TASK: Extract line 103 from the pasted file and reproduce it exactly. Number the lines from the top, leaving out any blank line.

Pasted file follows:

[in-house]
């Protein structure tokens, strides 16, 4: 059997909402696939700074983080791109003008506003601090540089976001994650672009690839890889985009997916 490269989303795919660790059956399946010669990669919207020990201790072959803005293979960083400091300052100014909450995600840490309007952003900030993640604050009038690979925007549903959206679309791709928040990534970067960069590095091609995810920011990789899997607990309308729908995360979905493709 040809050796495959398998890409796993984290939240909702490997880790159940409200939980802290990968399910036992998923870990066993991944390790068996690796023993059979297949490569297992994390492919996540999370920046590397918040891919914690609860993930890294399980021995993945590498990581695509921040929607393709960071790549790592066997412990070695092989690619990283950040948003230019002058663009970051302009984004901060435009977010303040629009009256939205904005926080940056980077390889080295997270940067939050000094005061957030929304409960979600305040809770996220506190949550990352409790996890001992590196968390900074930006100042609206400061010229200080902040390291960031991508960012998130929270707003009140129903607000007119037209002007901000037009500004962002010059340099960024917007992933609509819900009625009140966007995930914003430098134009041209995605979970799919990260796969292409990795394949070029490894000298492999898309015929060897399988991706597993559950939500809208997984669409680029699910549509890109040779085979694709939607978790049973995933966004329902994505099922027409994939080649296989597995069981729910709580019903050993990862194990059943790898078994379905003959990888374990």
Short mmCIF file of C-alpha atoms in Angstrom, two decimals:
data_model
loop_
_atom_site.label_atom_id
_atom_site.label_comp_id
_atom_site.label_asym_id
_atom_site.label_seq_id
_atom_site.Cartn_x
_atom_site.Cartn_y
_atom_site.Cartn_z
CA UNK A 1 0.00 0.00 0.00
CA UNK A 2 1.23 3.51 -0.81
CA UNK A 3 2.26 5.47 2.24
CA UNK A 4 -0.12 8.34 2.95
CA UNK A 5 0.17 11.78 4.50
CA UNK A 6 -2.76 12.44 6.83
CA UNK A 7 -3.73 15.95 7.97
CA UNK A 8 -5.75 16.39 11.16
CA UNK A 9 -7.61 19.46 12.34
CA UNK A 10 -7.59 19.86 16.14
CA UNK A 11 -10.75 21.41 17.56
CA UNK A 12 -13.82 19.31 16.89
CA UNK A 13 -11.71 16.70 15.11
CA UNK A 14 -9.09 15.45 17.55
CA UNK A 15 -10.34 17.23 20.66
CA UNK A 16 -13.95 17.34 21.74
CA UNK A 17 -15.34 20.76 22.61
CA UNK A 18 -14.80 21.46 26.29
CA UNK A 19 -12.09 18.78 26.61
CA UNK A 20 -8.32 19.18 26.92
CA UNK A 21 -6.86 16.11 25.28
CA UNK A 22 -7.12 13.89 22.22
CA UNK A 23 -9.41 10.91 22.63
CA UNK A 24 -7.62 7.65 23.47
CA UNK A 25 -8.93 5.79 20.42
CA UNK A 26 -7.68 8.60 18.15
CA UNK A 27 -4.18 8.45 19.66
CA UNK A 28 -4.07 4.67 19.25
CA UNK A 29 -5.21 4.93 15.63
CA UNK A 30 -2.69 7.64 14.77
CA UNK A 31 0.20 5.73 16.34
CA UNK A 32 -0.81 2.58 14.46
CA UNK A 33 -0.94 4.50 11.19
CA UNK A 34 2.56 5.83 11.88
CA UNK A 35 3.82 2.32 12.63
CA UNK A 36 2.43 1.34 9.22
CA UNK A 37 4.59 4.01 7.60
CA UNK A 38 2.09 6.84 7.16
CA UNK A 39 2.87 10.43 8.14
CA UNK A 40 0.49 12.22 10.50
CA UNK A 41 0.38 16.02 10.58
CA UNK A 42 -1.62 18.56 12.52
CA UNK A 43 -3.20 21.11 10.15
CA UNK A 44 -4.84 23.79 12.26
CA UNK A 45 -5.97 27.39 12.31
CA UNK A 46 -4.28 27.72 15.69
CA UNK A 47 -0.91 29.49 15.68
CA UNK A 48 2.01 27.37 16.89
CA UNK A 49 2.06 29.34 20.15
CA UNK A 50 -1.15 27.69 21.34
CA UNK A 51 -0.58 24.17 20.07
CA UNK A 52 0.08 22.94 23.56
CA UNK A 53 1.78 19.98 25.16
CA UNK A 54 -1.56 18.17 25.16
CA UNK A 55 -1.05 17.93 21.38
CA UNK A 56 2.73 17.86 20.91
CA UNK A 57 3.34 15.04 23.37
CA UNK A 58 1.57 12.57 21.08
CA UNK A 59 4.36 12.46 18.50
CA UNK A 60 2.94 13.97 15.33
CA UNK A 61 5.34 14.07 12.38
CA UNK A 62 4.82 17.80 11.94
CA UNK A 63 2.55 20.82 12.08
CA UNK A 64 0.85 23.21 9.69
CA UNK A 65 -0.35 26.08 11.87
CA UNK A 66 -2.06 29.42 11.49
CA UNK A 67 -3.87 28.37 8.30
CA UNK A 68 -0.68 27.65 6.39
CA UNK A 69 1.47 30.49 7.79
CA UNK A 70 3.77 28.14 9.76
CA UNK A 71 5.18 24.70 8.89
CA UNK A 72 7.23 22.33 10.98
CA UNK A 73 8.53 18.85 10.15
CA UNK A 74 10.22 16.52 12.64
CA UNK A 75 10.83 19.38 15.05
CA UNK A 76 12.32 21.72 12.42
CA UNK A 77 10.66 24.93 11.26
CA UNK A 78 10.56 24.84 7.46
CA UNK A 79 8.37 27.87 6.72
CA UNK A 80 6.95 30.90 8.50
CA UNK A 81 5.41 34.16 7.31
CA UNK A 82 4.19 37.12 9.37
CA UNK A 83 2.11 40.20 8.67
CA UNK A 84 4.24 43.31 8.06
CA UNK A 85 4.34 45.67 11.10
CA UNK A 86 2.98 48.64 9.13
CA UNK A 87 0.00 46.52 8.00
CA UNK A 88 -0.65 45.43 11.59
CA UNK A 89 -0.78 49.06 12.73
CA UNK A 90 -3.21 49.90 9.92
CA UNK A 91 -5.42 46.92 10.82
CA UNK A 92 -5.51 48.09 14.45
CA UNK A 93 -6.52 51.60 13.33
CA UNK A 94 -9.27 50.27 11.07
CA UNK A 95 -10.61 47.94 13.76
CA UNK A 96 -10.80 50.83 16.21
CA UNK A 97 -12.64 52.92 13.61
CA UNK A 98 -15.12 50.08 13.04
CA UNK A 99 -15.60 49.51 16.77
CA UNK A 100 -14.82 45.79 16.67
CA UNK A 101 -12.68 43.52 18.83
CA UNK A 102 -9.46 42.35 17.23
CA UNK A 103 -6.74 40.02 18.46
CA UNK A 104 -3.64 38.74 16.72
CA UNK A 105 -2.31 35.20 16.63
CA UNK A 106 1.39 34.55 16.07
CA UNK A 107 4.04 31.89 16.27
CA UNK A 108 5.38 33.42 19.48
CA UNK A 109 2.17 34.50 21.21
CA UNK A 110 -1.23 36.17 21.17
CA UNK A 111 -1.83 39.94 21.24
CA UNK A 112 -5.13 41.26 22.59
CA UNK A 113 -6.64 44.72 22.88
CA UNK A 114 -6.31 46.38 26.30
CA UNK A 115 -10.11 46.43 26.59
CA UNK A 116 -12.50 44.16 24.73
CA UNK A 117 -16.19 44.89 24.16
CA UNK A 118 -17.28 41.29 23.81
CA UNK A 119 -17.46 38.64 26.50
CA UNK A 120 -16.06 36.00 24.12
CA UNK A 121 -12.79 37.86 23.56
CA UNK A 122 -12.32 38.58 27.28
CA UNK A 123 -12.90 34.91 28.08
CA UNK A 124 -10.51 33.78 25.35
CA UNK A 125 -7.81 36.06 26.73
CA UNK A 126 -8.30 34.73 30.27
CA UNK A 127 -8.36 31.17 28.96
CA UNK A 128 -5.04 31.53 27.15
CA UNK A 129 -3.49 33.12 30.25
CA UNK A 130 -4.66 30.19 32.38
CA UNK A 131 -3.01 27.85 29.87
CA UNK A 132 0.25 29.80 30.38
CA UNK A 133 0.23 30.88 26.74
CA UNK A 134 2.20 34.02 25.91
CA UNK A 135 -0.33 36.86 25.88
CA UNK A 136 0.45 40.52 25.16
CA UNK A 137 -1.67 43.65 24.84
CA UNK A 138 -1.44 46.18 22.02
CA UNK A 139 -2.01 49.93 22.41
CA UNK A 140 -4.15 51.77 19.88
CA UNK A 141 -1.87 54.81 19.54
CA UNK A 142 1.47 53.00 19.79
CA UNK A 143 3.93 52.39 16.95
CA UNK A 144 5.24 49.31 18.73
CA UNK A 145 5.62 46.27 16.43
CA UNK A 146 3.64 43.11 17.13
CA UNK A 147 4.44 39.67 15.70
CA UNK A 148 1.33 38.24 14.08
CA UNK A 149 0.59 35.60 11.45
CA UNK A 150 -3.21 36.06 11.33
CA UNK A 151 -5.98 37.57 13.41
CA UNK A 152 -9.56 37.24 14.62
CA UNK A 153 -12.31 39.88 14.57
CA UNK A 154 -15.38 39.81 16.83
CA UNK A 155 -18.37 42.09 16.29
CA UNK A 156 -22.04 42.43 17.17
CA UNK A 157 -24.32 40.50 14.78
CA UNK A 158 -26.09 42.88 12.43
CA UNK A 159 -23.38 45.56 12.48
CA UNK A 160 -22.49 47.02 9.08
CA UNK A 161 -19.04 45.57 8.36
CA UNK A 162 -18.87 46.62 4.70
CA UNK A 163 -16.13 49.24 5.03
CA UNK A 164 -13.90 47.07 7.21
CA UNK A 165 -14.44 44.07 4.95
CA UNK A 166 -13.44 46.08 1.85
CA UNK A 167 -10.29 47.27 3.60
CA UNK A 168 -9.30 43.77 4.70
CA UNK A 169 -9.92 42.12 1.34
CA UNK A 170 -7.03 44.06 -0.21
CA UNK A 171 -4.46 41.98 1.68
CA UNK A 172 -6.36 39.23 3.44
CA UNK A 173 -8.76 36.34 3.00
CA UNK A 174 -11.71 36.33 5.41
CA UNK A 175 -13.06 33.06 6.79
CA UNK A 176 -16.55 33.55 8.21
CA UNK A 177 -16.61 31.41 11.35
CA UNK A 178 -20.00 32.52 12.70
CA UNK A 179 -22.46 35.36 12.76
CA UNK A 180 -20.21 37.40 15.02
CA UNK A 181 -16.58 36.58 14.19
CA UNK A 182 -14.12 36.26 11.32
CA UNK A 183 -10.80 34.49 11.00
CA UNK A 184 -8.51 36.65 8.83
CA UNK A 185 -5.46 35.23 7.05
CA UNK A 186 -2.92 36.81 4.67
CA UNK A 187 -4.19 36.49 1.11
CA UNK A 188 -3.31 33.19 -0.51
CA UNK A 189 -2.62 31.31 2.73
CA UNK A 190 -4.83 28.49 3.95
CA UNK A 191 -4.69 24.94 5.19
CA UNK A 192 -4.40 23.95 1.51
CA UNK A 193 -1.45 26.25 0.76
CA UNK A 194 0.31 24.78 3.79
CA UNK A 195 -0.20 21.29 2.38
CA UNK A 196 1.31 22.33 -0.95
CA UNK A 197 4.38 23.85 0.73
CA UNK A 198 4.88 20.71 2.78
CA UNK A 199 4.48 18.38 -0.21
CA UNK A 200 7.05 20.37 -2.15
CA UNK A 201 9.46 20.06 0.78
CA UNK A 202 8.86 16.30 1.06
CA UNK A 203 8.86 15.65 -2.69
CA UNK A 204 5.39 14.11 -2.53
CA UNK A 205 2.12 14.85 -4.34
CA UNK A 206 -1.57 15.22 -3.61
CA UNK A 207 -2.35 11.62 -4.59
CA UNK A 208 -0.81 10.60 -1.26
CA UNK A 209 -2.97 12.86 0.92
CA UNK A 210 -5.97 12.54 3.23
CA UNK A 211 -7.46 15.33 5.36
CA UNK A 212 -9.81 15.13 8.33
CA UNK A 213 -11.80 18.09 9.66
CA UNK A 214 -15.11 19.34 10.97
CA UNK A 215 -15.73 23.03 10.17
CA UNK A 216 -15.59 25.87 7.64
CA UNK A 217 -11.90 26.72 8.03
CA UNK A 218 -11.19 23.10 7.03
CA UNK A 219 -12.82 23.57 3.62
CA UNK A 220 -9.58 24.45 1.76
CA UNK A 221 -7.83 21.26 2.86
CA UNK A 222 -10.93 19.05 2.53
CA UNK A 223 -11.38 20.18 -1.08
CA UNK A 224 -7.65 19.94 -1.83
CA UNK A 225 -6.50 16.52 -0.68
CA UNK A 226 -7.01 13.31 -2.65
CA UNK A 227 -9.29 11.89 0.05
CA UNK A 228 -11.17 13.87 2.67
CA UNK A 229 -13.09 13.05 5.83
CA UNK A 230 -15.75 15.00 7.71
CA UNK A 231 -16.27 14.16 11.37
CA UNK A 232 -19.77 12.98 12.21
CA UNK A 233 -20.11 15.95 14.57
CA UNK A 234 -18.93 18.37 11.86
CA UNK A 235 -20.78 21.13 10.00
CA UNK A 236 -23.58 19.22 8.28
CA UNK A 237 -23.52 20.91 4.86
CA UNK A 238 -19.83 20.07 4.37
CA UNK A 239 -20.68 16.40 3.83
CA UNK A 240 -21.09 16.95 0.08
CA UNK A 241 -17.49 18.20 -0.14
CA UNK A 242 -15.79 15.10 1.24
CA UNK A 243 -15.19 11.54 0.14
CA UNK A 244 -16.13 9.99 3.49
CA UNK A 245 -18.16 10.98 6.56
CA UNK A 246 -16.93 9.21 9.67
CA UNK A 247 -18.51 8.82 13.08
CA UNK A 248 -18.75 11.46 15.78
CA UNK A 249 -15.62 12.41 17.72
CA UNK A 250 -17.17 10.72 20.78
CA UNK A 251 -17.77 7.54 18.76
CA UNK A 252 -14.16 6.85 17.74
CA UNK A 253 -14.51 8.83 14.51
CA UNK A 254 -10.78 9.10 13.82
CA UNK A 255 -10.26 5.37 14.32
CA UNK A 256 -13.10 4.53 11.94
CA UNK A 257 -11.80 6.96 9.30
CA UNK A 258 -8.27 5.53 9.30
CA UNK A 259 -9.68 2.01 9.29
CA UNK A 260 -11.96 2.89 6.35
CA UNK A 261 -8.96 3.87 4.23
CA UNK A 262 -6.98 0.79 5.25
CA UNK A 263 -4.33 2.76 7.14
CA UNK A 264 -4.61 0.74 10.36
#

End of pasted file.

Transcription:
CA UNK A 91 -5.42 46.92 10.82